A little while ago I acquired a Walkera Devo 7e from a friend, for use with my assorted R/C aircraft. This is a pretty dandy little radio in its own right, which speaks the Walkera Devo radio protocol. By doing nothing but reflashing it with Deviation firmware, you can add support for the Spektrum DSM2 and DSMX protocols. But if you're willing to pick up a soldering iron, you can accomplish a whole lot more for not too much money.
When I built my R/C models previously, I wanted a TX for each and I wanted them to be cheap, so I went with the Hobby King 6 channel radios. These are just some of FlySky's cheapest radios re-marked, but they are six channel radios with two analog pots and two two-position switches on top, they're only twenty-five dollars, and you can buy additional receivers for them for just ten dollars. But the range is not exactly fantastic, and six channels can be a bit limiting. A bigger flaw with these radios is that you need the wonky specific USB to serial cable to program them. The transmitter also only supports the one basic FlySky protocol, and the receiver lacks a PPM output (which used to be included!)
By contrast, the Devo 7e not only has a screen on which you can edit mixing settings, but it also has a mini-USB jack and will appear as a USB storage device. But it's the Deviation software which really unlocks the full potential of the hardware, and makes it the device to have. If you started out with the HK-T6 equipment, never fear; you don't even have to replace your RX later unless you want more channels or additional features, like telemetry. The Devo 7e with the 3 in 1 radio module installed (or at least an A7105 RF module) binds easily with the HK-T6A v2 RX using the FlySky protocol.
Deviation is replacement software for the Walkera DEVO series, including the 6/6S/7E/8/8S/10/12/12S/F7/F12E. Installation is trivial, and performed by flashing with a Java-based tool. Deviation is chock-full of features you wish every TX had. You can edit model configurations with a text editor, as well as the hardware configuration. It's the latter part that's interesting right now. The software knows how to utilize hardware not included in the original design, and by editing the configuration file (hardware.ini) you can enable it for use in your configurations. I have done three of the four mods I have planned, specifically the diode short mod, the 2x3 switch mod, and the 3 in 1 radio mod.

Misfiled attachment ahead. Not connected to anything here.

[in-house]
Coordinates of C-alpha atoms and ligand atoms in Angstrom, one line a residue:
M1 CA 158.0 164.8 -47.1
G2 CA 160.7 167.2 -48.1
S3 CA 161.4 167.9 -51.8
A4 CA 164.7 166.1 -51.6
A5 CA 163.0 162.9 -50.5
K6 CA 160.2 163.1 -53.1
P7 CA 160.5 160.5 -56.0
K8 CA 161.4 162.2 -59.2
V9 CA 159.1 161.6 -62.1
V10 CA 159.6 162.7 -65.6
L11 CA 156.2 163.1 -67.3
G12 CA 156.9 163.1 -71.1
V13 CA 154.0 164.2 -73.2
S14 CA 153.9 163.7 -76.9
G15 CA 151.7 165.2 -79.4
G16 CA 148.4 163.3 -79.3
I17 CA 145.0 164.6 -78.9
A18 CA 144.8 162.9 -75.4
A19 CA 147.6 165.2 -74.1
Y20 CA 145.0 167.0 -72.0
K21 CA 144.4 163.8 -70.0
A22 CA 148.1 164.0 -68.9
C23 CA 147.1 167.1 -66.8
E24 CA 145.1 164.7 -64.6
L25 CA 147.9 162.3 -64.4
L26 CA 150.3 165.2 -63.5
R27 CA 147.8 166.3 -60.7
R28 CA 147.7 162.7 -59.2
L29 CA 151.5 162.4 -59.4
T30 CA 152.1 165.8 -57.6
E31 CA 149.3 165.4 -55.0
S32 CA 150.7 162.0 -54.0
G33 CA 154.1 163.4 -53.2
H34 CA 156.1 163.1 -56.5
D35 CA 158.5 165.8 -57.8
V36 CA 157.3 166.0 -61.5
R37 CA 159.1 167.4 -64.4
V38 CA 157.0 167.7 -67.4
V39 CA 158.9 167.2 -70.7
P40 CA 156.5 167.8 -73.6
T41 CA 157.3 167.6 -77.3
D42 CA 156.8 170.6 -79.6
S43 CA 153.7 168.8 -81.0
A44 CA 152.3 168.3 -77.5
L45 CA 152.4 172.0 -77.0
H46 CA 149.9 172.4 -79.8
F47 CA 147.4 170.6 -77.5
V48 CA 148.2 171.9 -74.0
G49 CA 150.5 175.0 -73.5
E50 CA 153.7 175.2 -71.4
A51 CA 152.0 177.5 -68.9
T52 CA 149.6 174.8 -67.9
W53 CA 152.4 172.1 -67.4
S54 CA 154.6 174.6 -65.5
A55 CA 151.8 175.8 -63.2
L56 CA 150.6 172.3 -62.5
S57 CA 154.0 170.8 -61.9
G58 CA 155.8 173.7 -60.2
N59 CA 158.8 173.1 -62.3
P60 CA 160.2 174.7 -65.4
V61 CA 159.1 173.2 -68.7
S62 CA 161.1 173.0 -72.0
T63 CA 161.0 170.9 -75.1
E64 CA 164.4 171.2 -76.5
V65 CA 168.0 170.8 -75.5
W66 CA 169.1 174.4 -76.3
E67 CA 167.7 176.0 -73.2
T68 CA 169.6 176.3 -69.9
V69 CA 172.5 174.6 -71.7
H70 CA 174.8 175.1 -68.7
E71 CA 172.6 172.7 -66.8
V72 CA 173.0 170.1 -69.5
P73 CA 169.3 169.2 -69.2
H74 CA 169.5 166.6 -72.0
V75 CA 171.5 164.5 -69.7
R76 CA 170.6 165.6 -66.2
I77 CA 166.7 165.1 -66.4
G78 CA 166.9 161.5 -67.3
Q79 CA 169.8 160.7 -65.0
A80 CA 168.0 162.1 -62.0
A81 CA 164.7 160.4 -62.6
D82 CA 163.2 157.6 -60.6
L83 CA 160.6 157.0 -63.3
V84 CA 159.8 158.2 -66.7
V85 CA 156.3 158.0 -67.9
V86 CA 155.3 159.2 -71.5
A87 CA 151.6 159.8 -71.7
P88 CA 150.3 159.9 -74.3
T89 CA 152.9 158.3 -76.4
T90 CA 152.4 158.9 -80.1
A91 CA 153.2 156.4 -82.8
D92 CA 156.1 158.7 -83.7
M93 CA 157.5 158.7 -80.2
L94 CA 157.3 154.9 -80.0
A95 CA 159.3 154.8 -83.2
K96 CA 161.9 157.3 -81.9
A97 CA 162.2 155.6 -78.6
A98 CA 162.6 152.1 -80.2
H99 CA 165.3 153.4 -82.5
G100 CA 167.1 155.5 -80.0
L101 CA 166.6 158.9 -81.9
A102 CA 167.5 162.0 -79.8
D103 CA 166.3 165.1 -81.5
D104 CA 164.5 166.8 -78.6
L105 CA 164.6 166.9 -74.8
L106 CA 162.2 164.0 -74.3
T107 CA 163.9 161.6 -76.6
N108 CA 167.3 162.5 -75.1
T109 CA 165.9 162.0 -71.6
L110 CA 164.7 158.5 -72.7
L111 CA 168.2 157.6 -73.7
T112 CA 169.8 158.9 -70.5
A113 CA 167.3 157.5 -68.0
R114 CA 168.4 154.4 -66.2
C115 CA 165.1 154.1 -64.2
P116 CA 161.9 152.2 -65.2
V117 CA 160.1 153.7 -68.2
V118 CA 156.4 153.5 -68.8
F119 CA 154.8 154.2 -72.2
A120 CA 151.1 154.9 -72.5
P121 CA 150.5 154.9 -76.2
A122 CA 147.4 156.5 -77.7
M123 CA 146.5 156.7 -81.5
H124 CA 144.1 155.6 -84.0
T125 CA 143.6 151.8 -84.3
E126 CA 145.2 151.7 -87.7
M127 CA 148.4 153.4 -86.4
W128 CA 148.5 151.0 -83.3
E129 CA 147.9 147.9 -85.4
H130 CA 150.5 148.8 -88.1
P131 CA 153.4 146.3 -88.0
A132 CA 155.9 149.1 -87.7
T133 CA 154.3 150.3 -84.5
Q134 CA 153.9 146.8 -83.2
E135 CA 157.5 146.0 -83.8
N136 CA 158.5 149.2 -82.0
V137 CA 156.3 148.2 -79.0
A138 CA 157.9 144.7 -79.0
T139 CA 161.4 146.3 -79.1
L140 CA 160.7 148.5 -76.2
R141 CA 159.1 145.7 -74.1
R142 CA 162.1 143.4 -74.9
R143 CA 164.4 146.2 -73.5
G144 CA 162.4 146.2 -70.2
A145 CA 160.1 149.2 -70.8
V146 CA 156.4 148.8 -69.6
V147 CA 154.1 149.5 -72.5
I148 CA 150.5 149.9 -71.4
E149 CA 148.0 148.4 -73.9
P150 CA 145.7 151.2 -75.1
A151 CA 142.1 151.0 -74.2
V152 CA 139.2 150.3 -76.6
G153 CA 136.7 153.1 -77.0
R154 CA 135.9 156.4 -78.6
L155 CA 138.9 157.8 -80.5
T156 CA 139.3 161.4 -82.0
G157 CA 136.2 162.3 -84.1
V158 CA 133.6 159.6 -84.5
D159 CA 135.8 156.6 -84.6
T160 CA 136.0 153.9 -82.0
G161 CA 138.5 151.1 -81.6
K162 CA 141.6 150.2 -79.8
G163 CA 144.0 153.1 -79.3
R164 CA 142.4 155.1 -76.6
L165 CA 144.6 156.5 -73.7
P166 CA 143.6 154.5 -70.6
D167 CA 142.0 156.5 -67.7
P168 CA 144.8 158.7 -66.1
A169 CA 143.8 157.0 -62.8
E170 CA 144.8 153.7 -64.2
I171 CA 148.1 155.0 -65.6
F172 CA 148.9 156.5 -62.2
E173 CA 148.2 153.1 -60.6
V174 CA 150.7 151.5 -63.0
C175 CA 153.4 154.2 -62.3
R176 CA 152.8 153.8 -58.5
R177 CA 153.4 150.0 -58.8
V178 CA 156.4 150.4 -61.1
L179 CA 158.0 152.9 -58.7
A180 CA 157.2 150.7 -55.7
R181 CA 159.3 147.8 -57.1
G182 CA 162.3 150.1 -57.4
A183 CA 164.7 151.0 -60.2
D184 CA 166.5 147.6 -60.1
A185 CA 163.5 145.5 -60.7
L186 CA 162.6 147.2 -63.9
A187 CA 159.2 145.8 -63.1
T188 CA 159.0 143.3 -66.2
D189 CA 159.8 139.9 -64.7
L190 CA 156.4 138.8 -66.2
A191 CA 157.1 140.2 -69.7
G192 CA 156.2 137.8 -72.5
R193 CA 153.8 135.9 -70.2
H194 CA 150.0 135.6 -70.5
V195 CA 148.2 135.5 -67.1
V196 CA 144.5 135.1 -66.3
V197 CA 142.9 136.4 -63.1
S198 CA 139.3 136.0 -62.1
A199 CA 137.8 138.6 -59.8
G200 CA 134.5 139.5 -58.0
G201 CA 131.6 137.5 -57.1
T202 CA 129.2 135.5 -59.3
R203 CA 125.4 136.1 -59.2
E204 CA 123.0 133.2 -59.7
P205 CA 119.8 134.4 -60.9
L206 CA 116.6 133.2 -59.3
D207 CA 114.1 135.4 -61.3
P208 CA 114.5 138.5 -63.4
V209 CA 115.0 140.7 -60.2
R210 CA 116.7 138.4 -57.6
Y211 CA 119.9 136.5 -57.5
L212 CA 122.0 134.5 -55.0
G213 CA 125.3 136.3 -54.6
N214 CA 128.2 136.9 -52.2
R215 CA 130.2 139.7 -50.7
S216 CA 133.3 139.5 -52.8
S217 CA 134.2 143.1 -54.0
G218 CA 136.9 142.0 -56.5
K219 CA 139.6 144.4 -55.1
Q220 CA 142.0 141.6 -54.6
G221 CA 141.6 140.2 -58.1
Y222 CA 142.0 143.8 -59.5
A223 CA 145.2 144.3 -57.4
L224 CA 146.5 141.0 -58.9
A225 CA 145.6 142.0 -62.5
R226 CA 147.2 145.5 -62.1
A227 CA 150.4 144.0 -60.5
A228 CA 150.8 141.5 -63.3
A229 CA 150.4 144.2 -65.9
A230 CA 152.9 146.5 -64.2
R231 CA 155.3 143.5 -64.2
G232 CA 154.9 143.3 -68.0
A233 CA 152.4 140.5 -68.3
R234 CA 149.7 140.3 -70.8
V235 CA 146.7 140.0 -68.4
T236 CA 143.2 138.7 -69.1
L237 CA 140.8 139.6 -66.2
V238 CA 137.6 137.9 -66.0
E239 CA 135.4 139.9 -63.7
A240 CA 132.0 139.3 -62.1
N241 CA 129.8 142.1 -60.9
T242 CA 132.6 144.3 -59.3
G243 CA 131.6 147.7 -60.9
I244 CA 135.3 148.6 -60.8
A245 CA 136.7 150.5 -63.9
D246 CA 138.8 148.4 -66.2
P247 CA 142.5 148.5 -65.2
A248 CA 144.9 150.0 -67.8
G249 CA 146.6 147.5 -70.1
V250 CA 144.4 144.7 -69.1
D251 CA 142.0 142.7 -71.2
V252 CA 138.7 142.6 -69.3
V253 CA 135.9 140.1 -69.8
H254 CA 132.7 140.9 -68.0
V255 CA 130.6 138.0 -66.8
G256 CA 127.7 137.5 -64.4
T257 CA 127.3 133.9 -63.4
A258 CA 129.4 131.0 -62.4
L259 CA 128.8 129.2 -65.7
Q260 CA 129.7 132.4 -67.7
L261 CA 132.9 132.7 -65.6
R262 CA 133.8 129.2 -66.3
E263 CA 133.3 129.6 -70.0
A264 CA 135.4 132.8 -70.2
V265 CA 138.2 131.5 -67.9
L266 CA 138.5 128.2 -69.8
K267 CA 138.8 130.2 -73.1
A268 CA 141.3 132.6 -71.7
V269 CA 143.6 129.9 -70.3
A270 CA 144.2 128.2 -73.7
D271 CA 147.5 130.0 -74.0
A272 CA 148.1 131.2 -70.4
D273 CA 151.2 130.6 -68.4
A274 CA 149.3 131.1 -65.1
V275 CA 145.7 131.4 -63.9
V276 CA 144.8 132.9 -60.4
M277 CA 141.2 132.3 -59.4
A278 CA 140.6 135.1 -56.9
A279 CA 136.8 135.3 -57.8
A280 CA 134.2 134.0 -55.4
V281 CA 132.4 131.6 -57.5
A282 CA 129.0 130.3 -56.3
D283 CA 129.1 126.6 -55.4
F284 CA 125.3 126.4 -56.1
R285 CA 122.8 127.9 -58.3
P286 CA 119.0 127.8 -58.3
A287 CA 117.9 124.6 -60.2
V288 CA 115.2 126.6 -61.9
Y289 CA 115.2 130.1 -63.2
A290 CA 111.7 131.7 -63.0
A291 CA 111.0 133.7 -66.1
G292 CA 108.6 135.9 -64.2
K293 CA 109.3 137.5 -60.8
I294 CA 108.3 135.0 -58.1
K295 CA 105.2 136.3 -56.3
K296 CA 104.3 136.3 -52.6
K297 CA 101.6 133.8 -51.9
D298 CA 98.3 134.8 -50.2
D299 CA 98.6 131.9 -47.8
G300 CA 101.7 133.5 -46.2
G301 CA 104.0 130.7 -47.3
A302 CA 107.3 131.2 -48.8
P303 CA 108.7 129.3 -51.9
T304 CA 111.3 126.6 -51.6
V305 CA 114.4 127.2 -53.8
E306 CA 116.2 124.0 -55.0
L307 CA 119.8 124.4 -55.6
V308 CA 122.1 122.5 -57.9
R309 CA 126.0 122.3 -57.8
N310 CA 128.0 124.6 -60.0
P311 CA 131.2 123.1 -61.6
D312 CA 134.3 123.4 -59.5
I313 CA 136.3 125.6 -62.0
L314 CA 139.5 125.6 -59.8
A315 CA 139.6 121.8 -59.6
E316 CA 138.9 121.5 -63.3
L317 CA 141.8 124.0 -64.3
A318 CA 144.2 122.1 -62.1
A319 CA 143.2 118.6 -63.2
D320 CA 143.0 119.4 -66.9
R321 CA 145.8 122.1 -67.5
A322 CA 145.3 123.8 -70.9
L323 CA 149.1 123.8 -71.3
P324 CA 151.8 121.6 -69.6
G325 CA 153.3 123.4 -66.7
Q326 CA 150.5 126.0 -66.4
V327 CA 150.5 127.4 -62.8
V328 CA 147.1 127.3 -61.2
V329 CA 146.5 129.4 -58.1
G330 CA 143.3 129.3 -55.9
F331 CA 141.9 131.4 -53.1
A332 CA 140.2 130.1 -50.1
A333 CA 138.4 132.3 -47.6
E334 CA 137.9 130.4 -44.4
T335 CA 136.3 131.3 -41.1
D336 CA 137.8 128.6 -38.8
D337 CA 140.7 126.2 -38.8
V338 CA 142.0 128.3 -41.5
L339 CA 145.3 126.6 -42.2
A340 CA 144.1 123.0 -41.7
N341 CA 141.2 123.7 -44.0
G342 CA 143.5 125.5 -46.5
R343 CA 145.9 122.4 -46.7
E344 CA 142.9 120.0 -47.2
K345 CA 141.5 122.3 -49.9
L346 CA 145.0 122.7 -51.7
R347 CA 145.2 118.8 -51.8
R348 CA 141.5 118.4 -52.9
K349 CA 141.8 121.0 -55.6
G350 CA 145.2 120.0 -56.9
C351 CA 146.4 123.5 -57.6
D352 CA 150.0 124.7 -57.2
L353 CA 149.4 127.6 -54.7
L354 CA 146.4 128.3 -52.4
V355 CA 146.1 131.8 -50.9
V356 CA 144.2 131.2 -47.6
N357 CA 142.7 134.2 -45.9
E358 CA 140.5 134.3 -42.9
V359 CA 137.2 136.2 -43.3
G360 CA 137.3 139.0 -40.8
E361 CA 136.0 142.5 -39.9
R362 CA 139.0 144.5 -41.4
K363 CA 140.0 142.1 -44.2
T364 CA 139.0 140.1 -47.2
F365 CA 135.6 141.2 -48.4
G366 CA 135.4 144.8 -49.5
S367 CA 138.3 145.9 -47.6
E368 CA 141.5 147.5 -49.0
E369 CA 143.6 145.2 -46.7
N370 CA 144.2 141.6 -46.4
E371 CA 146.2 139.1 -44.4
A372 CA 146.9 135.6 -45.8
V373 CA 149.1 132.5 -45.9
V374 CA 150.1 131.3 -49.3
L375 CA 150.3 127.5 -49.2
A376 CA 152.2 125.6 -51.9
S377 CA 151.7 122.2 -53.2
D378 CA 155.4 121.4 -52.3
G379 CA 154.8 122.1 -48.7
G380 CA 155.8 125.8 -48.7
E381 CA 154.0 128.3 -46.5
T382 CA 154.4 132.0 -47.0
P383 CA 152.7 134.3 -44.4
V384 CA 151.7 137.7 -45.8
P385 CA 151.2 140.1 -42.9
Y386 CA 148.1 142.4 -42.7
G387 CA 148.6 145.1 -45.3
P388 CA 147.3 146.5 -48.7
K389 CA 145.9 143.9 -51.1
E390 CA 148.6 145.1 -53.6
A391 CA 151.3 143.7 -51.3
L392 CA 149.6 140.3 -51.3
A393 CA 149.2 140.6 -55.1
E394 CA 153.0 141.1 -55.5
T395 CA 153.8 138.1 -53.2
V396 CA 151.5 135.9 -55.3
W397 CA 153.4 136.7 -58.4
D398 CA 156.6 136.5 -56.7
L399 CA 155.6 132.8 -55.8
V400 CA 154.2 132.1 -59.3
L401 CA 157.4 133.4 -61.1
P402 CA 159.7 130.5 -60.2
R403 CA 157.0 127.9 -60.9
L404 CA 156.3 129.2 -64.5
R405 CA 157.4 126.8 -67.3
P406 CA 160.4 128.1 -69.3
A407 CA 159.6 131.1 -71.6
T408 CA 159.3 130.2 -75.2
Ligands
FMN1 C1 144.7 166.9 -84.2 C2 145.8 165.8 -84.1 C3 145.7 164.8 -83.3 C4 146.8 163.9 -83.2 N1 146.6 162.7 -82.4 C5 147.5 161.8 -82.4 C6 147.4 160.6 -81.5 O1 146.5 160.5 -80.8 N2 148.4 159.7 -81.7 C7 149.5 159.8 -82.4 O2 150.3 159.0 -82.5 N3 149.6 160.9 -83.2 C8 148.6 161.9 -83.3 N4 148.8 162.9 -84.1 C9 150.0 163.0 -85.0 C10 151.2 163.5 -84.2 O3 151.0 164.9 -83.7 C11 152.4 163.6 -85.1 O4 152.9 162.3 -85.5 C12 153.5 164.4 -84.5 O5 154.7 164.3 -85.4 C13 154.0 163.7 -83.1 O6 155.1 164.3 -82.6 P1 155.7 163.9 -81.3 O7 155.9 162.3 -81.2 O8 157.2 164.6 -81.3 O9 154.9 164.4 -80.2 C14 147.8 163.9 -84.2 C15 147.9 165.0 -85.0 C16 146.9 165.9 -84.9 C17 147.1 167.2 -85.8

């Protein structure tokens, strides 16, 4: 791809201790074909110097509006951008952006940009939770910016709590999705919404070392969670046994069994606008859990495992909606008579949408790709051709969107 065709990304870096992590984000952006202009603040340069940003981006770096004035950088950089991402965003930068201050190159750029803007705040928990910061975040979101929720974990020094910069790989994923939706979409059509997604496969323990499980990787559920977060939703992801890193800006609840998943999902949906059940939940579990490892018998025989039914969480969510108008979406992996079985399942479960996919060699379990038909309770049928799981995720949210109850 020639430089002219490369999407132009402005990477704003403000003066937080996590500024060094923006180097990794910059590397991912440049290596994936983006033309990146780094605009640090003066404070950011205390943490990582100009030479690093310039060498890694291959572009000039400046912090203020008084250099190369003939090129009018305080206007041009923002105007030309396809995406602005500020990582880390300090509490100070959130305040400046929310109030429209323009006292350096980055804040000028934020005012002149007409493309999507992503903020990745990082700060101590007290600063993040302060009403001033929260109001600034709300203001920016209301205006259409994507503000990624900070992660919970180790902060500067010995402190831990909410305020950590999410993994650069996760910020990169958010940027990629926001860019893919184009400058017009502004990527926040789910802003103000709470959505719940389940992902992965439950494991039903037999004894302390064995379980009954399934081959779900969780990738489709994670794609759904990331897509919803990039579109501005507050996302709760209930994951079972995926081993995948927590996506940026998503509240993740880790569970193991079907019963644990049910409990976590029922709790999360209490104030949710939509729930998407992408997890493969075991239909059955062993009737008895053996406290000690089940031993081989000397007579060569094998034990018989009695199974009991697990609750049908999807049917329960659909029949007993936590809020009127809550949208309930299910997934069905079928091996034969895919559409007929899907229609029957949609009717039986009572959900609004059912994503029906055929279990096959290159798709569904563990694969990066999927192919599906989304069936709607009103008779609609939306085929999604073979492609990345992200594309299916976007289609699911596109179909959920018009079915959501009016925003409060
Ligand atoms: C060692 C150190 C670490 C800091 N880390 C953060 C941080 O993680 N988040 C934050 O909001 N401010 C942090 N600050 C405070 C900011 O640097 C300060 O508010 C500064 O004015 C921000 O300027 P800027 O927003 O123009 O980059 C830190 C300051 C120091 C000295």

Besides the excellent protocol support, Deviation's primary benefit is its advanced mixers. They are somewhat harder to comprehend than the stock Devo mixers, but they are immensely powerful and can do basically whatever you might imagine you want to do with a mixer. The attached example MODEL.INI files give some reasonable basic examples of how you might use a Devo7e with the switch mod.
2x3 switch mod
By far the simplest mod is the 2x3 switch mod which involves sourcing appropriate switches and putting them into the case. This requires removing stickers on the case front or drilling through them, the latter of which is easier and cleaner-looking... but which is not what was done on this TX. Finding appropriate switches is easy, because they are basically all of a sort and readily available as spare parts. If you want to spend extra you can get flat switches, but I don't find that to be necessary for the long ones. I found mine on eBay in an auction labeled "FrSky Taranis X9D Replacement 3-Position Long Switch". The benefit of buying switches sold for RC use is that they tend to come with a nice retaining nut that matches the other nuts on your gear, as these did.